HONG KONG – Hong Kong police raided the private offices of media tycoon and pro-democracy activist Jimmy Lai on Thursday, according to Lai’s aide.
Lai’s aide Mark Simon wrote in a post on Twitter that 14 police officers visited Lai's office and confiscated documents.
Lai, 71, is an outspoken pro-democracy figure who regularly criticizes China’s authoritarian rule and Hong Kong’s government. He is also the founder of media company Next Digital, which operates pro-democracy newspaper Apple Daily.
“I spoke with police they said they would remain until our lawyer arrived,” Simon wrote. “They did not, they took documents and departed before our lawyer arrived.”
In a statement, police confirmed that they had conducted a search operation inside an office in Hong Kong's Kwun Tong district on Thursday, and that “some relevant exhibits were seized for investigation and no person was arrested today.”
The police said that the search operation was related to ten arrests made in August under the national security law, on suspicion of colluding with a foreign country to endanger national security and conspiracy to defraud.
Lai was among those arrested in August, and headquarters of Next Digital were also raided the same day. He was later released on bail.
The raid came hours ahead of Lai’s court appearance Thursday to face charges of joining an unauthorized assembly on June 4. Lai and several other pro-democracy activists, include Lee Cheuk-yan and Joshua Wong, were charged after they participated in a now-banned candlelight vigil marking China’s bloody Tiananmen crackdown in 1989. The vigil is held annually.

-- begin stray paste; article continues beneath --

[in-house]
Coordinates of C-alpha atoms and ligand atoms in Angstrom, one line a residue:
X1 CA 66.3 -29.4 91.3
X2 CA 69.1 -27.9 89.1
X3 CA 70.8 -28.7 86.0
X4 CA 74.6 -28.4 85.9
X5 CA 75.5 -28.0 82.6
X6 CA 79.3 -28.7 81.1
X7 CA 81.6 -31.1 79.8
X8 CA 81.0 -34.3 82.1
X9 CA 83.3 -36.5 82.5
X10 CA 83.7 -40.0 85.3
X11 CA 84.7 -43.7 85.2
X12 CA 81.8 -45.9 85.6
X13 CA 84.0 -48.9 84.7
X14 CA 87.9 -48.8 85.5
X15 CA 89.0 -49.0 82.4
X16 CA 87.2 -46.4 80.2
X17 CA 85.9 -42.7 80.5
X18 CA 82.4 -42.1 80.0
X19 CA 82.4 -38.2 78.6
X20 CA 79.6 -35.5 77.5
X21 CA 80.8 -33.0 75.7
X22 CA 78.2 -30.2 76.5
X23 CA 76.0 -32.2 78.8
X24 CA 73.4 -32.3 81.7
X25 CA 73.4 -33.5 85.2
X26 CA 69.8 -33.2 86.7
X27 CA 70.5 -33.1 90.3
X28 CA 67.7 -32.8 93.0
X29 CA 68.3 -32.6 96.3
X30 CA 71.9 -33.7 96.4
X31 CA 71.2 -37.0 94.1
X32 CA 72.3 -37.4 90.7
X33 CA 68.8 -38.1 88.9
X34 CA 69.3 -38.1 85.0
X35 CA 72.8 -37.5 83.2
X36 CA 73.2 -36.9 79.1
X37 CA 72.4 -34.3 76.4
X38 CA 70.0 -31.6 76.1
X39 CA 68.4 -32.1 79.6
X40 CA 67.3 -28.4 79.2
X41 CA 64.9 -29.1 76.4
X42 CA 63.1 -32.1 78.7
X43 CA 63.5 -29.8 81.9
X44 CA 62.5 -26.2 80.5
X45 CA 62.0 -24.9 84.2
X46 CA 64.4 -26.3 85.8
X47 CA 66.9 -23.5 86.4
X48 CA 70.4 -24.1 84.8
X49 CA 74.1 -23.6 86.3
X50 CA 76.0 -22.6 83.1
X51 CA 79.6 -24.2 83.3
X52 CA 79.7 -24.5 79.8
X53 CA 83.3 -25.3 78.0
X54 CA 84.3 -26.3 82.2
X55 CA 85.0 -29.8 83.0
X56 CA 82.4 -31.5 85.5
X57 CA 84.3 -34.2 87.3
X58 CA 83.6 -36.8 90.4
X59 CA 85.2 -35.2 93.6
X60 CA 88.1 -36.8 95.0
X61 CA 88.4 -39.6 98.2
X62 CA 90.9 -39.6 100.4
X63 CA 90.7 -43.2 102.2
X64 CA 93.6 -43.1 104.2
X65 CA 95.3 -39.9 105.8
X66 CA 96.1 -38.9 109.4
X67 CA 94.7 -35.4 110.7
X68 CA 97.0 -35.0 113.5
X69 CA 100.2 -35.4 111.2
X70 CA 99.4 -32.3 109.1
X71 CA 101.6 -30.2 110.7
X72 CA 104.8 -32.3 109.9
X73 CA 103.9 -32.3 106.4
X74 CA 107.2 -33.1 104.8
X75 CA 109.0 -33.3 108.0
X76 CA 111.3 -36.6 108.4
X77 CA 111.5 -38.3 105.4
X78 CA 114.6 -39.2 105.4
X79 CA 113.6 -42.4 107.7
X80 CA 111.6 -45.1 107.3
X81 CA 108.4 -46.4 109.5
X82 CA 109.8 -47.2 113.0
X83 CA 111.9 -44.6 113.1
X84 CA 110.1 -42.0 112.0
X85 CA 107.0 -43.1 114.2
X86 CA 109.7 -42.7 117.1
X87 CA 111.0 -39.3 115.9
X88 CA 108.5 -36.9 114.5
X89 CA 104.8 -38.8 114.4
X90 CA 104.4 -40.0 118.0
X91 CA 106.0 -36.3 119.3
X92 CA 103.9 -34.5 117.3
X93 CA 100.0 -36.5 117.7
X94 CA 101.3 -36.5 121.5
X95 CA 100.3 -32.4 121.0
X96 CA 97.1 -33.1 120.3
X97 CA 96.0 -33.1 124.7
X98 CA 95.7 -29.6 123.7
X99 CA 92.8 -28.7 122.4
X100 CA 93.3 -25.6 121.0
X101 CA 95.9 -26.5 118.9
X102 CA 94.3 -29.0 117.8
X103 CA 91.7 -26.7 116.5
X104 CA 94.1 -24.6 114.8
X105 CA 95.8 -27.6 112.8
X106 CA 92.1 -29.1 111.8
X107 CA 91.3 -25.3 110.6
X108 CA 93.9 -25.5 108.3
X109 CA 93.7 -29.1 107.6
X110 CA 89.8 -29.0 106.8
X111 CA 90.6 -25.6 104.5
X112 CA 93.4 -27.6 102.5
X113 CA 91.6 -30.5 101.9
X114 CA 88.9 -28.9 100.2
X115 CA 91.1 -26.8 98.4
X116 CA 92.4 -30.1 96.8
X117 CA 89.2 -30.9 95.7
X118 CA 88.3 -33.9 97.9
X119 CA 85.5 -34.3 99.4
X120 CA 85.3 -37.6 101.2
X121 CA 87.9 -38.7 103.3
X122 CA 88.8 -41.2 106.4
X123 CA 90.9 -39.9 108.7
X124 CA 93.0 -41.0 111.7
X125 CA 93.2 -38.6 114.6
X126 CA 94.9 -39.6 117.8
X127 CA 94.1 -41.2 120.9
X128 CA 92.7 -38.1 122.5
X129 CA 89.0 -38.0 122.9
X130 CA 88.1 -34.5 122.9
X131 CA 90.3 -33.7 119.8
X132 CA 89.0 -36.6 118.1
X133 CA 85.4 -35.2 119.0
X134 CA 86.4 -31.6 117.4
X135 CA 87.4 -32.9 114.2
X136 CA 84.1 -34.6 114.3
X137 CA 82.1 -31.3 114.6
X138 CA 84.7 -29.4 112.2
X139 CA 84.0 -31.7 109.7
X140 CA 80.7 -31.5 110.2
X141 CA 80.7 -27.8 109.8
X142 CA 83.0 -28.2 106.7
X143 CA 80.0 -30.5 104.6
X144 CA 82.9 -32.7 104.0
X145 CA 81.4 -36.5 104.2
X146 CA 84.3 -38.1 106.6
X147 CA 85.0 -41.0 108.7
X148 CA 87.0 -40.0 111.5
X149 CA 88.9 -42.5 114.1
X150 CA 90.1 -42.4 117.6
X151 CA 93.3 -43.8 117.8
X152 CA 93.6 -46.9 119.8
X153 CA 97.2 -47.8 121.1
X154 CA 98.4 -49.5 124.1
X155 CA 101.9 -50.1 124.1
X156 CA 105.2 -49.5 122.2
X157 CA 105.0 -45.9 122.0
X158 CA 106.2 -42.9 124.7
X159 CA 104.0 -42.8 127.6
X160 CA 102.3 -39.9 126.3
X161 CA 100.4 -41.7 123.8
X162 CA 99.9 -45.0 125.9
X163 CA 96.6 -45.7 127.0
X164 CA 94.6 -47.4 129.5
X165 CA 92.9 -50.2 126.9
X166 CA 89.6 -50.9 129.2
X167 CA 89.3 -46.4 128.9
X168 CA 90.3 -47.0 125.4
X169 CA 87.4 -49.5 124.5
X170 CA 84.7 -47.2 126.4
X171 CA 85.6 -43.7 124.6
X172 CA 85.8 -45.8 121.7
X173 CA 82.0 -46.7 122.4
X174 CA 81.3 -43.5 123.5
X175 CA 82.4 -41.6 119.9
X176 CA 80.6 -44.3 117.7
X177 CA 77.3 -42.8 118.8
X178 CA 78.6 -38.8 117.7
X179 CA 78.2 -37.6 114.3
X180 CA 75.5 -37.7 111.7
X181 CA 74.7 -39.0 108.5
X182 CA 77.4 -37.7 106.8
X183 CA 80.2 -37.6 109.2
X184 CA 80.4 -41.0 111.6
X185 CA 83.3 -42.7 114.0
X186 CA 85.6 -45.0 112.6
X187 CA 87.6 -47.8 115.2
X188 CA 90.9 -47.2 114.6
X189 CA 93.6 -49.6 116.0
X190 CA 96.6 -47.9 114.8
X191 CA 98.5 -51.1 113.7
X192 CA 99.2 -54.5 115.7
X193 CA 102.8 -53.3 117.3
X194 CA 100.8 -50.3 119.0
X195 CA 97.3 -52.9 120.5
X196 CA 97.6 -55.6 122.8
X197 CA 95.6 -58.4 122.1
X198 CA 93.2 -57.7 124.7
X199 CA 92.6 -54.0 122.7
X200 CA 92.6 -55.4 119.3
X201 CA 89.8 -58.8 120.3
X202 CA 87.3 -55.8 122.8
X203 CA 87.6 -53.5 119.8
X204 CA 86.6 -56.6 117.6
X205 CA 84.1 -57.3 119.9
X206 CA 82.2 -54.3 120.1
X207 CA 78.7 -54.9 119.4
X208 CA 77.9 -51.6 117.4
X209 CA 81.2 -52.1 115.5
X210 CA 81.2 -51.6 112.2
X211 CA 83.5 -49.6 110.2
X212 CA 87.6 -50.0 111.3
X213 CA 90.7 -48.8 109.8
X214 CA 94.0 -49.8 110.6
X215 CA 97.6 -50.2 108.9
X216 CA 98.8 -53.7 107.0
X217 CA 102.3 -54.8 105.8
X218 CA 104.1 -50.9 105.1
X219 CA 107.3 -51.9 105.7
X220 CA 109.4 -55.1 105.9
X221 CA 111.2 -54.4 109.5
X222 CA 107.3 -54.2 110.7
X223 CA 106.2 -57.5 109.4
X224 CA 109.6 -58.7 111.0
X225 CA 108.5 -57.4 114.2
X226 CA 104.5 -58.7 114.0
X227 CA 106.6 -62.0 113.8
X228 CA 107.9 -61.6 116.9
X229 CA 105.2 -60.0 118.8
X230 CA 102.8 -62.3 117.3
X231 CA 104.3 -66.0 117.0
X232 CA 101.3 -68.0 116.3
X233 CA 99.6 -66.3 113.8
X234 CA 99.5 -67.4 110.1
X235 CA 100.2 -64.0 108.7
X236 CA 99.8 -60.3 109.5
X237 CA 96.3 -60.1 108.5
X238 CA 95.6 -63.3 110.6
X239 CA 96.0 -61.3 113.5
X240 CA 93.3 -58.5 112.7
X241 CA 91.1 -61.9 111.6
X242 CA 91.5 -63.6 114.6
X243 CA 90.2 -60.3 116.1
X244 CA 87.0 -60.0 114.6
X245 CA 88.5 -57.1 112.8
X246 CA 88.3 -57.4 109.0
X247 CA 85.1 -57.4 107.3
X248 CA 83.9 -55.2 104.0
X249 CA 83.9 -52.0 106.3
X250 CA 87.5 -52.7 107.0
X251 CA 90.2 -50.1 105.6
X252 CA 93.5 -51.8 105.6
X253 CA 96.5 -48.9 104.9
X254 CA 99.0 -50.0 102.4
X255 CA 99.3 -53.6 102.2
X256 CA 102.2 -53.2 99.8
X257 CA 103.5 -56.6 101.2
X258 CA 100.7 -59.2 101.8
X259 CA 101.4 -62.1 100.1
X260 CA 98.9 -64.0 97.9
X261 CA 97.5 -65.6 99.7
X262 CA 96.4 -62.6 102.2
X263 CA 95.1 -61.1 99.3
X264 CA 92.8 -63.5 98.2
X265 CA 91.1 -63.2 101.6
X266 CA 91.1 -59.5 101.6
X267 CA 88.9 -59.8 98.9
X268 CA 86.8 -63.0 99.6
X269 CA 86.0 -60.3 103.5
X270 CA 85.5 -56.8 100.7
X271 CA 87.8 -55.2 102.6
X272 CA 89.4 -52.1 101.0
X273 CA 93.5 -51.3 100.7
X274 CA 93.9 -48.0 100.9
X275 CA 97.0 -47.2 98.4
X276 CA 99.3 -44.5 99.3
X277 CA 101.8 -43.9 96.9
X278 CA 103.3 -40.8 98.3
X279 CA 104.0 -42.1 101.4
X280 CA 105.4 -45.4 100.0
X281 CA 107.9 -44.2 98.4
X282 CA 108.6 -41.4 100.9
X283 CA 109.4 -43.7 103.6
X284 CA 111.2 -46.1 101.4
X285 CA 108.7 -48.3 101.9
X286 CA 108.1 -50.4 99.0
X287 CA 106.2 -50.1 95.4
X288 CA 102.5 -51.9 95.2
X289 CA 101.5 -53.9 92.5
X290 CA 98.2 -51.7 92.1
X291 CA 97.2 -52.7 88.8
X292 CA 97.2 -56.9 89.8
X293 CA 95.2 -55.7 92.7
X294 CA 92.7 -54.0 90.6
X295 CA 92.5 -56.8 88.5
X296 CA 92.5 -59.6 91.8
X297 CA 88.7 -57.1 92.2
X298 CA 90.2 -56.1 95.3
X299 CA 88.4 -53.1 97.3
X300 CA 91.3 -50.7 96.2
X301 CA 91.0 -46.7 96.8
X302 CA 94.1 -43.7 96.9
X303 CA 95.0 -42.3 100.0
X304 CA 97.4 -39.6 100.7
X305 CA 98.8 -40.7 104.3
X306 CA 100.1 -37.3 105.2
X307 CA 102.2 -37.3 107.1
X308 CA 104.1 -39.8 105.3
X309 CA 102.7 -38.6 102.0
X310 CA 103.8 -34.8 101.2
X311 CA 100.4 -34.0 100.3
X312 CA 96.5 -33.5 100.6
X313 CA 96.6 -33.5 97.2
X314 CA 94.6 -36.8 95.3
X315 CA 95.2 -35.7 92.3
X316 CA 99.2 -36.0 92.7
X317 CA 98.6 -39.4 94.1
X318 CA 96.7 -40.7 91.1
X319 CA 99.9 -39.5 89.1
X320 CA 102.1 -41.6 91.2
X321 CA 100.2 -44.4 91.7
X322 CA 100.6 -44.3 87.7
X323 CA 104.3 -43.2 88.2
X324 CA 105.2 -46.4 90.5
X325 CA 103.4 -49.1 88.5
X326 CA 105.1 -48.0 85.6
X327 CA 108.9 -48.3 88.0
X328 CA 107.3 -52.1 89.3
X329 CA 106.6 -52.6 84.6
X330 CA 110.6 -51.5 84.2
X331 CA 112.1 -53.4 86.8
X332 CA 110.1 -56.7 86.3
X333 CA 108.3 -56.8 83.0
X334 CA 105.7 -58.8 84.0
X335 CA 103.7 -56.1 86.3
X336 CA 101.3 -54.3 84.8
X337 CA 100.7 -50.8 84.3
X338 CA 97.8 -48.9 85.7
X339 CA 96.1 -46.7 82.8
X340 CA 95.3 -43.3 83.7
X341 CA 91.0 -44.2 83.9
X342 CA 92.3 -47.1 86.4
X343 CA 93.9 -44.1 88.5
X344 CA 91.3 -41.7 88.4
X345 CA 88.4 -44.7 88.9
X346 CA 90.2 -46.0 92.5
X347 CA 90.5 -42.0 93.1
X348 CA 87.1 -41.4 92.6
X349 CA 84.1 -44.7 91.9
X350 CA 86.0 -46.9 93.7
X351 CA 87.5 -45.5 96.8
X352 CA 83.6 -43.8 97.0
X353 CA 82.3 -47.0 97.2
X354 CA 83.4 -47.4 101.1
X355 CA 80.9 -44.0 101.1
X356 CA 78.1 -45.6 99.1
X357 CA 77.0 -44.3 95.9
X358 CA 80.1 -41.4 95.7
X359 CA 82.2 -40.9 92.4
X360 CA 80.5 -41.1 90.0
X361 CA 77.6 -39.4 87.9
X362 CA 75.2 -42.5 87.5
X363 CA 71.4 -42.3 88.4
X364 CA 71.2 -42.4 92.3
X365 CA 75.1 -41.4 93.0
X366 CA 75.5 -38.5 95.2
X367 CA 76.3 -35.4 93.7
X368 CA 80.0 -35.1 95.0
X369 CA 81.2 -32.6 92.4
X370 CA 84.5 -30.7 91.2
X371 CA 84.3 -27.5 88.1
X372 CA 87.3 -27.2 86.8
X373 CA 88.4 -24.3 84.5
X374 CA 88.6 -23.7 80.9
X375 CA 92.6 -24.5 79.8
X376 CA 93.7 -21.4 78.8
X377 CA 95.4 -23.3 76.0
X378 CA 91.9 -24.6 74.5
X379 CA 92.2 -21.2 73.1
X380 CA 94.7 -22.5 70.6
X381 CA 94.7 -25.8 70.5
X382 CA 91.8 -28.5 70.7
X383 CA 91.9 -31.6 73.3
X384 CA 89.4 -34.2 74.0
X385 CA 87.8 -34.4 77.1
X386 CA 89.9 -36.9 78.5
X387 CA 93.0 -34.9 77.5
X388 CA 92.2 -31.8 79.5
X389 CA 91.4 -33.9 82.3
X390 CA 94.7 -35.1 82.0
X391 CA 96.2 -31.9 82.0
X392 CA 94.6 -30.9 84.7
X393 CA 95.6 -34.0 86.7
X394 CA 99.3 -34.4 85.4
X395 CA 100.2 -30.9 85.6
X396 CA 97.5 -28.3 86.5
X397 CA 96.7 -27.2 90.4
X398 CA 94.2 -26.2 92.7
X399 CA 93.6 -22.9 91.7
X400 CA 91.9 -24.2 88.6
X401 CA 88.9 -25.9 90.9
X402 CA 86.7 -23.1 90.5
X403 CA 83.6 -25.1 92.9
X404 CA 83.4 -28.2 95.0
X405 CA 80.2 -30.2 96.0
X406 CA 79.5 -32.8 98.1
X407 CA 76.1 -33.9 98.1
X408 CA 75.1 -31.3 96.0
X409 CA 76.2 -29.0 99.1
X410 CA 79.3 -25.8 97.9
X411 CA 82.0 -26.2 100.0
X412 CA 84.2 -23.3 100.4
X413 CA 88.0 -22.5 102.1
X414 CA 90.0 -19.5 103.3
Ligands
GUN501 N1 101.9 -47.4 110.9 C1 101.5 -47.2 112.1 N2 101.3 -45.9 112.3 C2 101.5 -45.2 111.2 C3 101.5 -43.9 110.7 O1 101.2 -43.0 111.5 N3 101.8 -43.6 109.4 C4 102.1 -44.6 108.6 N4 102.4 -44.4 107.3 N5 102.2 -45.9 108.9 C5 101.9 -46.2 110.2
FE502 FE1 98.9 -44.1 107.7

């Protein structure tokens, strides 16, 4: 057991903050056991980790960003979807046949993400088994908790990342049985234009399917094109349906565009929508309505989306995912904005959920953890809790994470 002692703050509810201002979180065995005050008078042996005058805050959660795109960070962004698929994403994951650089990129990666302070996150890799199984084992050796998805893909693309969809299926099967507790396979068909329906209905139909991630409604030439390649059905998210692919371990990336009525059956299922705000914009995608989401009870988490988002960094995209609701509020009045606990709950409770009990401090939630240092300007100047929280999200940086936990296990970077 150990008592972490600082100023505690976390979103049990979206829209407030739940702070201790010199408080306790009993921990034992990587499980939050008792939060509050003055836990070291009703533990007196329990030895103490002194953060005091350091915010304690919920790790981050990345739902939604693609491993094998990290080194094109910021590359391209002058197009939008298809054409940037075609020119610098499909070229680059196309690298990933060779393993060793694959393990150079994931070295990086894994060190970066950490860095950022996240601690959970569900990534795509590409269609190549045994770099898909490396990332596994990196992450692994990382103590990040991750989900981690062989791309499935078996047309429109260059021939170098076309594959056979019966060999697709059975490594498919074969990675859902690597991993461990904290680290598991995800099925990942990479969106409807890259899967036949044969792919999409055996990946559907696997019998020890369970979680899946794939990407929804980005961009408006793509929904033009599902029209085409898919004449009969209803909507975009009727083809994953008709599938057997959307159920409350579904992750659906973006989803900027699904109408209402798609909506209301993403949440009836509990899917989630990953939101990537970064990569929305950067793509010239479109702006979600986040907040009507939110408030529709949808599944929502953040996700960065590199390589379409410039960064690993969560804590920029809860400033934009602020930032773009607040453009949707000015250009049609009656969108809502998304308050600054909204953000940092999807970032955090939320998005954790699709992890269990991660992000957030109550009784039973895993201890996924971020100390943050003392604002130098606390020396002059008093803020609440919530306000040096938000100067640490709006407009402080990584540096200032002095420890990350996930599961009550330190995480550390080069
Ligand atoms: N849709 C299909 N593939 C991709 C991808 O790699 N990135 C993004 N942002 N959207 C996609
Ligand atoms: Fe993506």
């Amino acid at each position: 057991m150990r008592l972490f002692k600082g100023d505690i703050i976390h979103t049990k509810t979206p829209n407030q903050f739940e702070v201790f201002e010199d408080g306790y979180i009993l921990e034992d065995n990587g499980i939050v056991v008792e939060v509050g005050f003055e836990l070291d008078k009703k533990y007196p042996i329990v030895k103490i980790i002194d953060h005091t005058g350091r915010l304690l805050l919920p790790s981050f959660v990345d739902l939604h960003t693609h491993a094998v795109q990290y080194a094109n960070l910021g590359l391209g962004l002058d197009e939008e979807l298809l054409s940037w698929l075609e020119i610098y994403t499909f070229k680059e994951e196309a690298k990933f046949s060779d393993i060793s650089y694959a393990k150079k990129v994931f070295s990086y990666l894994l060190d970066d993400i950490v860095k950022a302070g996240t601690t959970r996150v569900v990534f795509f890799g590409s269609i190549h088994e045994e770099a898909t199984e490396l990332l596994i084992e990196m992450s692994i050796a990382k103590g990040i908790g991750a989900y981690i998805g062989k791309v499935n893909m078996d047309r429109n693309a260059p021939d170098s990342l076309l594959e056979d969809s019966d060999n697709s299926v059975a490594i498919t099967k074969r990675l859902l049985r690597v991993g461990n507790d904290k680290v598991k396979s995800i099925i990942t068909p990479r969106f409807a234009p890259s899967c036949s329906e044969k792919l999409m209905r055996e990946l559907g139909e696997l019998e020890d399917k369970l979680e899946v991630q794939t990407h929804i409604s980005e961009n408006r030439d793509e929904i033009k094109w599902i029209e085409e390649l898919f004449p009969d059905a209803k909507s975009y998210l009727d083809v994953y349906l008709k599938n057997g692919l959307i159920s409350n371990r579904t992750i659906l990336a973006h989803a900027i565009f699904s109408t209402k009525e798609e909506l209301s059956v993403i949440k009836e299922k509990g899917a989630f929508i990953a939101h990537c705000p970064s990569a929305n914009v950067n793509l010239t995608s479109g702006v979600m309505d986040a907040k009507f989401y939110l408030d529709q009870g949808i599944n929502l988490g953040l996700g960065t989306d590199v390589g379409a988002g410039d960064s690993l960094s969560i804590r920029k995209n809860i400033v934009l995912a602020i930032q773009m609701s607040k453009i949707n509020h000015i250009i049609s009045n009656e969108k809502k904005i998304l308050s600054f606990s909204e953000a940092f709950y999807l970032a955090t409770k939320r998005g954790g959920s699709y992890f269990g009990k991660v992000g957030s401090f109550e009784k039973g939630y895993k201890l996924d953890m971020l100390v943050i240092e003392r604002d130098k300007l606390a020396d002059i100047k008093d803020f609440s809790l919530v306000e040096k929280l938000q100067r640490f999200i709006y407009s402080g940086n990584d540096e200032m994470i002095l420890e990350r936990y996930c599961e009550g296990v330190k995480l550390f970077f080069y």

Simon said on Twitter that the police were “still trying to make civil disputes into criminal cases.” He said funds that Lai used to support Apple Daily were frozen.
The national security law, which outlaws subversion, secession, terrorism and collusion with foreign forces to intervene in Hong Kong’s internal affairs, has added to fears it will be used to silence dissent.
Pro-democracy supporters say the legislation effectively ends the “one country, two systems” framework under which semi-autonomous Hong Kong has been operating under since Beijing took over the former British colony in 1997.